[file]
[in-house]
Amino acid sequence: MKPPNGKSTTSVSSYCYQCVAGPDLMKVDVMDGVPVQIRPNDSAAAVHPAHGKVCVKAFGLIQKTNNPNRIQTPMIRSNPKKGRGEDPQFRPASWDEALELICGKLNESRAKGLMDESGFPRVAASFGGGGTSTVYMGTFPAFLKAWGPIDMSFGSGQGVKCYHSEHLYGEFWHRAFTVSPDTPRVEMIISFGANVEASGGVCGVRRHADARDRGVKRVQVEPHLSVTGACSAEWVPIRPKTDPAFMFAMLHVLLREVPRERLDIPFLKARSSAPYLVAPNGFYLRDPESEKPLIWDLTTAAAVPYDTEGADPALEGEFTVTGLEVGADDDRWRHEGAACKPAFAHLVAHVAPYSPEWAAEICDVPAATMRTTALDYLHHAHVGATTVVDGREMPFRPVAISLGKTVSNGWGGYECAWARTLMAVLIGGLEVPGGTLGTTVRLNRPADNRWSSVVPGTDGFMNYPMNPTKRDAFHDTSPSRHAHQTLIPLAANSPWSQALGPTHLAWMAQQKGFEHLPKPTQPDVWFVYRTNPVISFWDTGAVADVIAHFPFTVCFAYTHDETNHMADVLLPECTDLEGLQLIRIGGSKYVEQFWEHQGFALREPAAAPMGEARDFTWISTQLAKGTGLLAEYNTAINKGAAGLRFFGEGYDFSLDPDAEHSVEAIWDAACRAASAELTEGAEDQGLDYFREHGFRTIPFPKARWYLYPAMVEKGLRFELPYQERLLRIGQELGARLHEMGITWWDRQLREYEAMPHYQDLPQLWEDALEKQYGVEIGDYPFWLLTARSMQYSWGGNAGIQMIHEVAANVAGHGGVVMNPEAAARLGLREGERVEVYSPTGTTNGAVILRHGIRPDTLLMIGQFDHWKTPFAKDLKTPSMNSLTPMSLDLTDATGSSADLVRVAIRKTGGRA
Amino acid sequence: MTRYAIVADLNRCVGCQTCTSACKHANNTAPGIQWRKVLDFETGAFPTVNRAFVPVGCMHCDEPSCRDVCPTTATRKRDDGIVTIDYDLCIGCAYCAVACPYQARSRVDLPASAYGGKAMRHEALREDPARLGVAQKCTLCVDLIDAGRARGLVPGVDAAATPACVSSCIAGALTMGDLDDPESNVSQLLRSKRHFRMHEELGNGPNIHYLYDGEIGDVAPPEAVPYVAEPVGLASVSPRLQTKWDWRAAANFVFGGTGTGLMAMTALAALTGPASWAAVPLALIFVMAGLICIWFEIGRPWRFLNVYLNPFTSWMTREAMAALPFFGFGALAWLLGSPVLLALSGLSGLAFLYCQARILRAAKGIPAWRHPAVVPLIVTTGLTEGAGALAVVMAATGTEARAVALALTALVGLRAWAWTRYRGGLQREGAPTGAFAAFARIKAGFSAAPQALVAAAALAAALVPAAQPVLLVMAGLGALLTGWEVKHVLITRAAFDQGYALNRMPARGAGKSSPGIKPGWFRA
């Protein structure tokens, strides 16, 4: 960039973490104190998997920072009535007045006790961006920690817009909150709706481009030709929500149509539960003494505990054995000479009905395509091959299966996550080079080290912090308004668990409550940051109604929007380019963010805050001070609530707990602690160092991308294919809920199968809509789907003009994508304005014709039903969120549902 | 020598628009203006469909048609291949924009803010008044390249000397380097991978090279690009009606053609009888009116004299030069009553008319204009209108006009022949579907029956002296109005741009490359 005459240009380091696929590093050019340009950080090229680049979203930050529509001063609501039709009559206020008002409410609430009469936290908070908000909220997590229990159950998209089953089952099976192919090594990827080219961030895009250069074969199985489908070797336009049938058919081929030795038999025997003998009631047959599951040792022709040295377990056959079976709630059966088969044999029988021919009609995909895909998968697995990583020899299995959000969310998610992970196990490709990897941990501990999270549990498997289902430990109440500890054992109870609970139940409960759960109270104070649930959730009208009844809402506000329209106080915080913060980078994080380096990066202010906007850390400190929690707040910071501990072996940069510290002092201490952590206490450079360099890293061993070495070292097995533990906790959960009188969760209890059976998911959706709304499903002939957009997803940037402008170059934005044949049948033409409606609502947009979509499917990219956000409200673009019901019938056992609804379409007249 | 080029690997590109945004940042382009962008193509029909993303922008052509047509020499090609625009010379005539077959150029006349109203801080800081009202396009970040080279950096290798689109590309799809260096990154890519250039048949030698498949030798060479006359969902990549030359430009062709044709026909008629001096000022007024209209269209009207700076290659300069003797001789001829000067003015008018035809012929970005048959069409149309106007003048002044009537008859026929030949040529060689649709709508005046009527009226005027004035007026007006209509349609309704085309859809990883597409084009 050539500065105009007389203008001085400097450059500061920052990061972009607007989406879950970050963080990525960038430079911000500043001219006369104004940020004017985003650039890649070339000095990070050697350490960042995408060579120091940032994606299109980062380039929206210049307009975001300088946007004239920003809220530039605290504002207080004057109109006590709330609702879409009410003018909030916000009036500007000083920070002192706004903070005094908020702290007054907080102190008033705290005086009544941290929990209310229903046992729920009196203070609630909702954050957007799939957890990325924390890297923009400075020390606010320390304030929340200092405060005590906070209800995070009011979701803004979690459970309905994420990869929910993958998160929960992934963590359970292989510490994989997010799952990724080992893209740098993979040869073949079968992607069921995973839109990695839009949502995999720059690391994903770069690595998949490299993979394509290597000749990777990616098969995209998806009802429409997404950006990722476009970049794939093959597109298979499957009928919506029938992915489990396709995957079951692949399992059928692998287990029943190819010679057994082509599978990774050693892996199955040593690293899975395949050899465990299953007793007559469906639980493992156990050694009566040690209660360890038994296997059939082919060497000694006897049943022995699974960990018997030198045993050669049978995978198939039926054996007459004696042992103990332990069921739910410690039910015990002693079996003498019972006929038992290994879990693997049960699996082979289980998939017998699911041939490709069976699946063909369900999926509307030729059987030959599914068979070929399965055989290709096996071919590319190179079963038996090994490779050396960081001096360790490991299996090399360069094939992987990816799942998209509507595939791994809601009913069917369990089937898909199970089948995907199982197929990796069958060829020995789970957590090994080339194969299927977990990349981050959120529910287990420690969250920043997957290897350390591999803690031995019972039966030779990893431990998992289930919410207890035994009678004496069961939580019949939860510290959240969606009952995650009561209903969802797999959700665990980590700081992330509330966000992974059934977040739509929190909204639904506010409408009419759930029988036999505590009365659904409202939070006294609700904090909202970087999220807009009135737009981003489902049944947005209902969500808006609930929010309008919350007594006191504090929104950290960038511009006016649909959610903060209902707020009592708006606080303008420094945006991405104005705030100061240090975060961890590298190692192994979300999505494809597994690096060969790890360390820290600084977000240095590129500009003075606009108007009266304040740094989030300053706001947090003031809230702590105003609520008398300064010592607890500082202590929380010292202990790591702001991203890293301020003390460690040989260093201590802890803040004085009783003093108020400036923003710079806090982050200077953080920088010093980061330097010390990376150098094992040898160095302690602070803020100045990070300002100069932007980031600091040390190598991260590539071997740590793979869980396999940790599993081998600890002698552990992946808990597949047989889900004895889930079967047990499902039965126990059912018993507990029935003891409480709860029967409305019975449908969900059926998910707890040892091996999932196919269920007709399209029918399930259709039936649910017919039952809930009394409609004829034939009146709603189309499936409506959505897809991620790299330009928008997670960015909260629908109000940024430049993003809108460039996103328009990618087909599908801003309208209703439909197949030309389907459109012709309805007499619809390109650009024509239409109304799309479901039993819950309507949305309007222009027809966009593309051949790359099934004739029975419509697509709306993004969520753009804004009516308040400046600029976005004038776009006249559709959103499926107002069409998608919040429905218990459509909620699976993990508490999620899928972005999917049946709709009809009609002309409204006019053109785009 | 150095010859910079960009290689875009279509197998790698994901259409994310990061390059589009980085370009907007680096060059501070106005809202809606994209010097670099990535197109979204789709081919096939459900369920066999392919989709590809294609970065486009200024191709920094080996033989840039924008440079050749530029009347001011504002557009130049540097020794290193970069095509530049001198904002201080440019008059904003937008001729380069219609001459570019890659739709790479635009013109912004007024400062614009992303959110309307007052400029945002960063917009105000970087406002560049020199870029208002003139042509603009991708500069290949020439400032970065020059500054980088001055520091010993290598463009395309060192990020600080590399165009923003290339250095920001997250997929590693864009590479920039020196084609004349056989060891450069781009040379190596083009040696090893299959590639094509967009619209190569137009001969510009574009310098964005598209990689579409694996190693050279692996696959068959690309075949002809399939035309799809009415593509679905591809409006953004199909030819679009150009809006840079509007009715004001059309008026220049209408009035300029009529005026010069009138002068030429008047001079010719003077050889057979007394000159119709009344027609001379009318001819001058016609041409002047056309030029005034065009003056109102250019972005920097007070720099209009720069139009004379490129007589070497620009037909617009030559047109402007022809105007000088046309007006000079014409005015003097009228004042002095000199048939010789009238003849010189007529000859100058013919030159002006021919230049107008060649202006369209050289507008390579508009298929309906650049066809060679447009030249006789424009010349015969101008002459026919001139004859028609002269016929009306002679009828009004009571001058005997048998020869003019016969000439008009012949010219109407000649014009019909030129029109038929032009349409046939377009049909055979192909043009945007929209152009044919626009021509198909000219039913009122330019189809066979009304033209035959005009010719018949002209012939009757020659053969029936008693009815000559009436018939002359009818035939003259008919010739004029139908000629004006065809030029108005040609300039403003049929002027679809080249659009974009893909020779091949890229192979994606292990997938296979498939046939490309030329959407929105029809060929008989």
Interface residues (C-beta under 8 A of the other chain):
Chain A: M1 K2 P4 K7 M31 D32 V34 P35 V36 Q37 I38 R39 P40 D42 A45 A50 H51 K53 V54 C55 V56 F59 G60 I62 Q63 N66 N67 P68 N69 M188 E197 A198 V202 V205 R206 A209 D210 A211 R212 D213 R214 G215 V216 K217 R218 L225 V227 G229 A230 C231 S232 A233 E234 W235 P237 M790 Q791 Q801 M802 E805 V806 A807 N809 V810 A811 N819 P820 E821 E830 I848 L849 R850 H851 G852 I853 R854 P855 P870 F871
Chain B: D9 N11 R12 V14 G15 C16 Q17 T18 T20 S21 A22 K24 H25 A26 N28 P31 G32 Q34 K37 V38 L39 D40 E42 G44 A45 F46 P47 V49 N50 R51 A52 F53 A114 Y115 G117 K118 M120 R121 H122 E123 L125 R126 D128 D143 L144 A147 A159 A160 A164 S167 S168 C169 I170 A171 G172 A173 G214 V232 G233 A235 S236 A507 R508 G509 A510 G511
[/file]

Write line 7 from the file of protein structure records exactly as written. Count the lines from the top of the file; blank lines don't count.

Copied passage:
Chain B: D9 N11 R12 V14 G15 C16 Q17 T18 T20 S21 A22 K24 H25 A26 N28 P31 G32 Q34 K37 V38 L39 D40 E42 G44 A45 F46 P47 V49 N50 R51 A52 F53 A114 Y115 G117 K118 M120 R121 H122 E123 L125 R126 D128 D143 L144 A147 A159 A160 A164 S167 S168 C169 I170 A171 G172 A173 G214 V232 G233 A235 S236 A507 R508 G509 A510 G511